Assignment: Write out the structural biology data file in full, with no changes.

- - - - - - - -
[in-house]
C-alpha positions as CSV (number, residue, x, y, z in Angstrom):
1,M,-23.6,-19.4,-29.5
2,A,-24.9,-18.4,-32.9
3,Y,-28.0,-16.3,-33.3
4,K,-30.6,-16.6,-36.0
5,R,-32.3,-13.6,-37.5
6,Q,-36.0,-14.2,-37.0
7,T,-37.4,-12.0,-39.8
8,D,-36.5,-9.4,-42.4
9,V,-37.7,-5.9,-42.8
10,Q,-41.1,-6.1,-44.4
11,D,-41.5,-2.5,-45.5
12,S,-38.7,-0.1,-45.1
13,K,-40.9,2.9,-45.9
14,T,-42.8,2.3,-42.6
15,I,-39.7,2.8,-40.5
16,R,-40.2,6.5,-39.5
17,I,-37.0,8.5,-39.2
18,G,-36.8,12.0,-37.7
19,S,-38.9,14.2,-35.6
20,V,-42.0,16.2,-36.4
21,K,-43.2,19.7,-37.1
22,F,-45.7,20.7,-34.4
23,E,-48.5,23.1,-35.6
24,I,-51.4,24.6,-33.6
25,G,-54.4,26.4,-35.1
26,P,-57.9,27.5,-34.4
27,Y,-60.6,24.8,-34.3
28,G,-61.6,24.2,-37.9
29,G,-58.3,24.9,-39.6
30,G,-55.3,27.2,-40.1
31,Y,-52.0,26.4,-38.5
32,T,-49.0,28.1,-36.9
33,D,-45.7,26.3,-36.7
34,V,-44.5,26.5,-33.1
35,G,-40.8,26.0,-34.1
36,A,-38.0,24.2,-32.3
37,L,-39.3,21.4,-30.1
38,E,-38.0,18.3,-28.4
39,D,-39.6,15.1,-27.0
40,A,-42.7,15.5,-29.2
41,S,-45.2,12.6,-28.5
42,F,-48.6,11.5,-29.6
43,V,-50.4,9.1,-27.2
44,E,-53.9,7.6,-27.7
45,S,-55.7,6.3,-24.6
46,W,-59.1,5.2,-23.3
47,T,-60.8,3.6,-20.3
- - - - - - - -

[in-house]
C-alpha positions as CSV (number, residue, x, y, z in Angstrom):
1,M,-23.6,-19.4,-29.5
2,A,-24.9,-18.4,-32.9
3,Y,-28.0,-16.3,-33.3
4,K,-30.6,-16.6,-36.0
5,R,-32.3,-13.6,-37.5
6,Q,-36.0,-14.2,-37.0
7,T,-37.4,-12.0,-39.8
8,D,-36.5,-9.4,-42.4
9,V,-37.7,-5.9,-42.8
10,Q,-41.1,-6.1,-44.4
11,D,-41.5,-2.5,-45.5
12,S,-38.7,-0.1,-45.1
13,K,-40.9,2.9,-45.9
14,T,-42.8,2.3,-42.6
15,I,-39.7,2.8,-40.5
16,R,-40.2,6.5,-39.5
17,I,-37.0,8.5,-39.2
18,G,-36.8,12.0,-37.7
19,S,-38.9,14.2,-35.6
20,V,-42.0,16.2,-36.4
21,K,-43.2,19.7,-37.1
22,F,-45.7,20.7,-34.4
23,E,-48.5,23.1,-35.6
24,I,-51.4,24.6,-33.6
25,G,-54.4,26.4,-35.1
26,P,-57.9,27.5,-34.4
27,Y,-60.6,24.8,-34.3
28,G,-61.6,24.2,-37.9
29,G,-58.3,24.9,-39.6
30,G,-55.3,27.2,-40.1
31,Y,-52.0,26.4,-38.5
32,T,-49.0,28.1,-36.9
33,D,-45.7,26.3,-36.7
34,V,-44.5,26.5,-33.1
35,G,-40.8,26.0,-34.1
36,A,-38.0,24.2,-32.3
37,L,-39.3,21.4,-30.1
38,E,-38.0,18.3,-28.4
39,D,-39.6,15.1,-27.0
40,A,-42.7,15.5,-29.2
41,S,-45.2,12.6,-28.5
42,F,-48.6,11.5,-29.6
43,V,-50.4,9.1,-27.2
44,E,-53.9,7.6,-27.7
45,S,-55.7,6.3,-24.6
46,W,-59.1,5.2,-23.3
47,T,-60.8,3.6,-20.3